I started learning tae kwon do in the Ivory Coast when I was about 13, and later became the first black belt in the country.
Kim Young Tae was on a mission. He was sent to the Ivory Coast by the tae kwon do federation in Korea and told to open a club. It was very successful - the number of tae kwon do clubs in the Ivory Coast now is amazing.
When he arrived he didn't know a word of French so he used to demonstrate rather than explain. He was very softly spoken and had no aggression at all. There was always a good atmosphere when we were training. We really loved it.
At the time I started learning tae kwon do, I was fighting like mad with my brother. But when we both started doing karate we quickly understood we had to stop fighting. We realised that fighting was about self-defence and not about aggression.
Tae kwon do teaches you to control your anger and control your body. It is a lot of things: it is very good for your memory, co-ordination and self-discipline. And you are acquiring a philosophy.
Later, when I left Africa for Paris, sometimes people would stalk me when I walked home in the evening. All I had to say was "lay off" or "leave me alone" and they would. It gives you a tone in your voice, an inner strength. Once, when I was in Kenya, someone tried to snatch my necklace. I set myself ready to fight and that was enough.
The other person who taught me a lot was my Mum. She was an artist, a painter and sculptor. She taught me to do things in your own way. If I had not had that message I don't think I would have done my illustrations for children's books because I can't draw in a conventional way. She taught me that to appreciate a piece of sculpture you have to move around it, to see it from different angles.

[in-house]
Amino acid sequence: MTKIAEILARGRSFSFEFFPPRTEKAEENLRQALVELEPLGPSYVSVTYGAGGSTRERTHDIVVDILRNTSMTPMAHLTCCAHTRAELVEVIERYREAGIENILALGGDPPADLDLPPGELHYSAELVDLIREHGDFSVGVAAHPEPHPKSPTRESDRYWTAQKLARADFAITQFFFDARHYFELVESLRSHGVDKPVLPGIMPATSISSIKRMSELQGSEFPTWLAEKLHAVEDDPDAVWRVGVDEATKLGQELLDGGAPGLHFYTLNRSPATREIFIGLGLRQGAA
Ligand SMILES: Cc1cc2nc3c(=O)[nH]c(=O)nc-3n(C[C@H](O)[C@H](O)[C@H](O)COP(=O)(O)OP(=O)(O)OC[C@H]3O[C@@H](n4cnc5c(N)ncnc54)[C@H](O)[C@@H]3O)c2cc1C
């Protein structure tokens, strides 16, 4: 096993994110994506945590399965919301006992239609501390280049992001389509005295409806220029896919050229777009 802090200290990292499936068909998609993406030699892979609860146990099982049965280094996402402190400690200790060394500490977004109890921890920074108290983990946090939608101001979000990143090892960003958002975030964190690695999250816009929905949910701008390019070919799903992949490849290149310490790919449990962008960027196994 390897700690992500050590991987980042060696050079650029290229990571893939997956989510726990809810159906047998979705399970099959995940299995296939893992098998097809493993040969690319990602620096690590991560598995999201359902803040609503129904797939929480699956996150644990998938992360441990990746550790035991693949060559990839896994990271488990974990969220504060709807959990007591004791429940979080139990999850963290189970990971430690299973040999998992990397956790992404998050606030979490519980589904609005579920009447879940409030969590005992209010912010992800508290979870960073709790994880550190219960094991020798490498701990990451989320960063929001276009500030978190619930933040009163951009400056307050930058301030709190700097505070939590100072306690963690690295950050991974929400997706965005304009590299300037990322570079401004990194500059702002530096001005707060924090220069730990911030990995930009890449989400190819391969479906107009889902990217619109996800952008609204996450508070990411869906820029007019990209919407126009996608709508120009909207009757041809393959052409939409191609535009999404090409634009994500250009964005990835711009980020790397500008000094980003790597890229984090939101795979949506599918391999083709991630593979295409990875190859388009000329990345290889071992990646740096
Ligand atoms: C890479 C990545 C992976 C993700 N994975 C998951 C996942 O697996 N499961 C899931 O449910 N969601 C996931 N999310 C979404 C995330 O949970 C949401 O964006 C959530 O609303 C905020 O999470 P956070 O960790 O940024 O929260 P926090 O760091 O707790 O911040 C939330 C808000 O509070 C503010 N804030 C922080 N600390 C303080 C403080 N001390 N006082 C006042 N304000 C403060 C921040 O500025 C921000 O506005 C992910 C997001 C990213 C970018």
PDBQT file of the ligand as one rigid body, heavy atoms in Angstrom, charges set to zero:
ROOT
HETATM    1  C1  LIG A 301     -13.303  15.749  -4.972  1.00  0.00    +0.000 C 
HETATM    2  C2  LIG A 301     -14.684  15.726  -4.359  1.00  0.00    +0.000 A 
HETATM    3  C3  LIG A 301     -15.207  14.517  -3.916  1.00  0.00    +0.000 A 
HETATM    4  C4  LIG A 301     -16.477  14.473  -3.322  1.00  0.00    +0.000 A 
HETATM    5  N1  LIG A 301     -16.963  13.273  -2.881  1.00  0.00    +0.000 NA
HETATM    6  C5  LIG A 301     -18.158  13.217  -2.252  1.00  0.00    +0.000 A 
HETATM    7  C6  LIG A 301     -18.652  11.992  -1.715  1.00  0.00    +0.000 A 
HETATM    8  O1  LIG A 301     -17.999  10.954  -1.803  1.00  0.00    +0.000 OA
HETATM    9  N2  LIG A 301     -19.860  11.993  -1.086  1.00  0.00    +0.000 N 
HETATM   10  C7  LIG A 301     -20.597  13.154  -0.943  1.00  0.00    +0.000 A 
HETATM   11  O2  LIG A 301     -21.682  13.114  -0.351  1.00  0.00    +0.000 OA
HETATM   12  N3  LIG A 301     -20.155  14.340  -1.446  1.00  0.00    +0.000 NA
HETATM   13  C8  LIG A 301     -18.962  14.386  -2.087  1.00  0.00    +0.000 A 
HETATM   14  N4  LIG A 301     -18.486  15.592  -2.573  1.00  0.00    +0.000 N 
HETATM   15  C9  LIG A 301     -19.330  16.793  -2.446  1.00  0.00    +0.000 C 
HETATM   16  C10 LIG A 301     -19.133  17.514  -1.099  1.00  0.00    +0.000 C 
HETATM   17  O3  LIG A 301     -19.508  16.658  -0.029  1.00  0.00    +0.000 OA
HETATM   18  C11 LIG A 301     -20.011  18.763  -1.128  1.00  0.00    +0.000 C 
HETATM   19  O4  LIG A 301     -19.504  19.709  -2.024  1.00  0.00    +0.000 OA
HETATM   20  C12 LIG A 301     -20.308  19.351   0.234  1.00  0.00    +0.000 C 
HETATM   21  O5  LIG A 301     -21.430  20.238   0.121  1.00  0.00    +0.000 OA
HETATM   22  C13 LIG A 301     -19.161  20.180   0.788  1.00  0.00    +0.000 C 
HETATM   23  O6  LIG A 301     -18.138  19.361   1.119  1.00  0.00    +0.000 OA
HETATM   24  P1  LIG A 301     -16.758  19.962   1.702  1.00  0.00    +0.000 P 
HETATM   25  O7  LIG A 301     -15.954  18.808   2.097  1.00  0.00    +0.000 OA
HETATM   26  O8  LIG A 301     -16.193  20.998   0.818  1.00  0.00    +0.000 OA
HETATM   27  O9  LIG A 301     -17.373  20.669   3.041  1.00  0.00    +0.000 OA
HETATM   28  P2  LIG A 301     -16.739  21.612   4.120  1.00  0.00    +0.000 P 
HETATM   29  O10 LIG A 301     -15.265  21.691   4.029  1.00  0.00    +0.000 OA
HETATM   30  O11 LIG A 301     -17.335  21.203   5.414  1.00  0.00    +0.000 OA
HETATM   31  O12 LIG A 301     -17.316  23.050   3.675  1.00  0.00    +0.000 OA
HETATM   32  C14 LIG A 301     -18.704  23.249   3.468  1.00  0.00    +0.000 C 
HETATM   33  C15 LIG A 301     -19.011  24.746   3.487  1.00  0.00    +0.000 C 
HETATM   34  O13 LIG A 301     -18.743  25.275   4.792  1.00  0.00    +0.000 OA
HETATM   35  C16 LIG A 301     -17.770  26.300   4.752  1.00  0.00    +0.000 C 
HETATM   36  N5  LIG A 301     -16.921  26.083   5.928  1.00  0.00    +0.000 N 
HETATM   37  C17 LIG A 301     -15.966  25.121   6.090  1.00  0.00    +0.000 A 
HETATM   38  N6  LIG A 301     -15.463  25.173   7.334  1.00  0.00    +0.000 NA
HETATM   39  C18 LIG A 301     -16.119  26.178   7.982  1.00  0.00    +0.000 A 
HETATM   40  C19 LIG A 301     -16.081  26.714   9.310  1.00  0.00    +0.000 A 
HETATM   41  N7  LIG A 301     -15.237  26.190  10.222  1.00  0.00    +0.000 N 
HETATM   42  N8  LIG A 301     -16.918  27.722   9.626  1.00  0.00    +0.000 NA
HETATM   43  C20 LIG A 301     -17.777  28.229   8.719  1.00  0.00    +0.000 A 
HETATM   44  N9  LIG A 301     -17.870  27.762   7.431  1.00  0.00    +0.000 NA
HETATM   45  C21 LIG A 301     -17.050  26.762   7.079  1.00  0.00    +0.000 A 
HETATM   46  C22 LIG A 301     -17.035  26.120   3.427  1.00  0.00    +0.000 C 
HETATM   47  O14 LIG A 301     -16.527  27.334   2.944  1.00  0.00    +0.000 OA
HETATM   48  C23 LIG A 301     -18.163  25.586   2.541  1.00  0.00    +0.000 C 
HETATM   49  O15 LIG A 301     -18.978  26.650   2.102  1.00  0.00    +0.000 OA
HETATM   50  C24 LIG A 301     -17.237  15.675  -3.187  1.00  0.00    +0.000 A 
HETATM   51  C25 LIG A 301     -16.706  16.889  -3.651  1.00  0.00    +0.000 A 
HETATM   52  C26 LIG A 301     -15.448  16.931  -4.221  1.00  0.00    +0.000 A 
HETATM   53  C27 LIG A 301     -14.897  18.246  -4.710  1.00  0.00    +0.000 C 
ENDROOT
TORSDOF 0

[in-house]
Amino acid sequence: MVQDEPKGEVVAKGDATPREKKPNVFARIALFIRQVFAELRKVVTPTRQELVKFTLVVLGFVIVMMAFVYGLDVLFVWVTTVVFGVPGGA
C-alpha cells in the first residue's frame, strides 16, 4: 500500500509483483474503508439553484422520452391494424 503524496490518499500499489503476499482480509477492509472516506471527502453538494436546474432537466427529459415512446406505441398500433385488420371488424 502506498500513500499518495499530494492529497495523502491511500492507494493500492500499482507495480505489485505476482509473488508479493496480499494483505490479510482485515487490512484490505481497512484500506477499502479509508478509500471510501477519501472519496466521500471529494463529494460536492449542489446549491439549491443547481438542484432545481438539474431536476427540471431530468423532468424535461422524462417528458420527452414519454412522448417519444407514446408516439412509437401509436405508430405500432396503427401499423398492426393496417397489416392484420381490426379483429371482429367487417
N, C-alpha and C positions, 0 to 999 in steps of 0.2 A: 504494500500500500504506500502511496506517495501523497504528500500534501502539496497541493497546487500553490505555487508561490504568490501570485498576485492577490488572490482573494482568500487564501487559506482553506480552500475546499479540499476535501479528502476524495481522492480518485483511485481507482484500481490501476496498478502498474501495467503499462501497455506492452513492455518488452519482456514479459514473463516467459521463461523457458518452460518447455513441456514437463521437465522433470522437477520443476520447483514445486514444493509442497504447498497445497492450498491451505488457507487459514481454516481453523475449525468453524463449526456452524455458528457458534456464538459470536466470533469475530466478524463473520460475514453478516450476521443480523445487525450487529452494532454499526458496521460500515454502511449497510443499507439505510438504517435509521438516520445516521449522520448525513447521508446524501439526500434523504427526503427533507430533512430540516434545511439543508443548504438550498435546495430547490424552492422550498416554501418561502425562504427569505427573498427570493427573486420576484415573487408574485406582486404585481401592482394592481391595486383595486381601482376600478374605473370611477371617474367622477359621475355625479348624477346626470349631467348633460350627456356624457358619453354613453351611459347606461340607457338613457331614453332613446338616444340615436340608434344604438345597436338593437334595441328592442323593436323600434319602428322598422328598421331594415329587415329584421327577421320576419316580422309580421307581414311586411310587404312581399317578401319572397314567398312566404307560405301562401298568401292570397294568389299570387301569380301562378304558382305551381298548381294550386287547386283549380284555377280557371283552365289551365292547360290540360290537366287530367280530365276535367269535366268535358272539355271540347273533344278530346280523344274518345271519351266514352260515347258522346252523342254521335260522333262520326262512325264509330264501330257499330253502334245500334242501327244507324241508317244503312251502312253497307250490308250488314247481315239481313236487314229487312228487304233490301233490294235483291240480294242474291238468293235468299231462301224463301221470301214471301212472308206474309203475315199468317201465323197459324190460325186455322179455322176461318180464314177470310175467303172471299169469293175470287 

My novels are like that. They don't have a conventional narrative; they have many voices. It's a fragmented type of writing - you putit together and you get the whole picture.
Kim opened a restaurant and then moved back to Korea. We had a very friendly relationship, but somehow I feel like I was a disappointment to him. He thought I had a future in tae kwon do. But when I was 17 I decided it was not what I wanted to do. It is a commitment - not just to keep your level but to improve all the time.
We used to train three or four times a week for two hours and there were competitions during the weekend. But I was more interested in literature and being an artist. So I stopped.
The main thing I have kept from it is to face your fear. When the time came to fight it was sometimes very frightening because you had to face someone who was a higher belt and taller - there were very few girls - and so you had to just go up and do it.
You just have to think, "he might be big, he might be a higher belt, but he has a weak point". If you keep on guard and do these things you can win. That has been a tremendous lesson for me.
It came back to me recently when I was skiing. I was thinking, "I'm afraid, I could hurt myself badly, but I'll do it". You have to overcome your fears.
Veronique Tadjo, a judge for this year's Caine Prize for African literature, was talking to Harvey McGavin
THE STORY SO FAR
1955 Born Paris.Grows up in Abidjan, Ivory Coast
1976 BA in English from the University of Abidjan, then Sorbonne in Paris
1983 Lecturer in English at the University of Abidjan. Publishes Laterite, a collection of poetry
1990 Writes and illustrates first of six children's books, The Lord of the Dance
1992 First novel, A Vol d'Oiseau, published. Now available in the translation As The Crow Flies
2000 Novel about the Rwanda genocide, L'ombre d'Imana (The Shadow of God) published. Also Talking Drums, an illustrated anthology of poetry for children (Aamp;C Black)